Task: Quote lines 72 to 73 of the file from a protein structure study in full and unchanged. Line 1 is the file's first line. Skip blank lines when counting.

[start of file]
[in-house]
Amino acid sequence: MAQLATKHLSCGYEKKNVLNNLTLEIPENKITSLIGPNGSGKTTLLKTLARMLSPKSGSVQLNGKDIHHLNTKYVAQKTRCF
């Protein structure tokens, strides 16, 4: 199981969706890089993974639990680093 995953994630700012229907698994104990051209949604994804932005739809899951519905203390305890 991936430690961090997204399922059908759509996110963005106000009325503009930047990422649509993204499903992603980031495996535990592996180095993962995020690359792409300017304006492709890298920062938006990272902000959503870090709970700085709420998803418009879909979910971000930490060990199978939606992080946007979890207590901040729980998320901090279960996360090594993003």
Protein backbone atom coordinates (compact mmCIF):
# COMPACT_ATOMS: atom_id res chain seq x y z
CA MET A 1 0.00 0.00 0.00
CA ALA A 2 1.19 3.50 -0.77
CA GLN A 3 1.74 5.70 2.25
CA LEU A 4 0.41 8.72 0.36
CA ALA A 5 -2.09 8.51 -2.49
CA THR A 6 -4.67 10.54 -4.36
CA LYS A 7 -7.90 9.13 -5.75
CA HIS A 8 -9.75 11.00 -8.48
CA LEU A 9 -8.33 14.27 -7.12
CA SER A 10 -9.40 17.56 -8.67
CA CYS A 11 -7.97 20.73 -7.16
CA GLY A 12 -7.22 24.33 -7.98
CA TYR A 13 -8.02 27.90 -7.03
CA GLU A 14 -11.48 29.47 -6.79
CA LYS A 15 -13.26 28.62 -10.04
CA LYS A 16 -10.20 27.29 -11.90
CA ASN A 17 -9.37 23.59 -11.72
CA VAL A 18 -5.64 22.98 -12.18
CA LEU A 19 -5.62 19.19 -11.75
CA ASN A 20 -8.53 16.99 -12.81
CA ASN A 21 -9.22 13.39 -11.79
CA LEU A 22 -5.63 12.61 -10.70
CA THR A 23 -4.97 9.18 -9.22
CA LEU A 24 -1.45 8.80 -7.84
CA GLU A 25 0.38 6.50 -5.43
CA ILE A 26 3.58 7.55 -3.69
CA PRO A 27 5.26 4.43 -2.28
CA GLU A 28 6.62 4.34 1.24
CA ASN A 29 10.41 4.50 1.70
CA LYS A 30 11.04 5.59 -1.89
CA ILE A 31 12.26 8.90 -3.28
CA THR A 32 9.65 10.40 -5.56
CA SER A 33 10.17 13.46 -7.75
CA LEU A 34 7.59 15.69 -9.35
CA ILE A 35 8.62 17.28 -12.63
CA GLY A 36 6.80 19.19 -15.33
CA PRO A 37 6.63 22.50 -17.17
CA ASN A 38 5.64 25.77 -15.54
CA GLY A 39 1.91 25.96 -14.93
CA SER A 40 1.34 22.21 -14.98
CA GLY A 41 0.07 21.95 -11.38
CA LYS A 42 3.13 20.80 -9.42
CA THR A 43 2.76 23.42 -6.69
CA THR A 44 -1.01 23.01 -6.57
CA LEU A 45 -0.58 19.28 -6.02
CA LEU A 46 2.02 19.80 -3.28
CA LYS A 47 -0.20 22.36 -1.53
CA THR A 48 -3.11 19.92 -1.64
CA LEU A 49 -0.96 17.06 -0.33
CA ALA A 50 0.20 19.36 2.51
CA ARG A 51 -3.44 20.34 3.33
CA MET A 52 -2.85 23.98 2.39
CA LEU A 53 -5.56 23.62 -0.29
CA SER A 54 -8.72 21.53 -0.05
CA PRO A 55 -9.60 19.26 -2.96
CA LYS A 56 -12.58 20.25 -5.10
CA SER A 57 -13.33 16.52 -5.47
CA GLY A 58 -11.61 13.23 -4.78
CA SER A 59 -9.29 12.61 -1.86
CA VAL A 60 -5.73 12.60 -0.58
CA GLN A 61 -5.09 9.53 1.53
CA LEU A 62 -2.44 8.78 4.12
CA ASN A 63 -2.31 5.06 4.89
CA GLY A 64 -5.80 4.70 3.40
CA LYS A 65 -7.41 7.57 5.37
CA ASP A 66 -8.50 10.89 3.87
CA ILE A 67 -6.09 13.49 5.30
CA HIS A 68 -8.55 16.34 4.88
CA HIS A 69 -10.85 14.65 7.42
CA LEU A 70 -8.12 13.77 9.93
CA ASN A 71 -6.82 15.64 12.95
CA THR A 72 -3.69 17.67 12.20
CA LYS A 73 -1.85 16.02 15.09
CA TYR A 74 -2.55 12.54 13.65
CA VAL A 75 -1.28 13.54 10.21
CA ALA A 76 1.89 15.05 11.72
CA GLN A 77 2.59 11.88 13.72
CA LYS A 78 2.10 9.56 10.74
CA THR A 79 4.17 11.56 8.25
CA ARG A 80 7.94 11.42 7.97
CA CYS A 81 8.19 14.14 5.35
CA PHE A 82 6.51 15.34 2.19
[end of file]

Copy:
CA ILE A 67 -6.09 13.49 5.30
CA HIS A 68 -8.55 16.34 4.88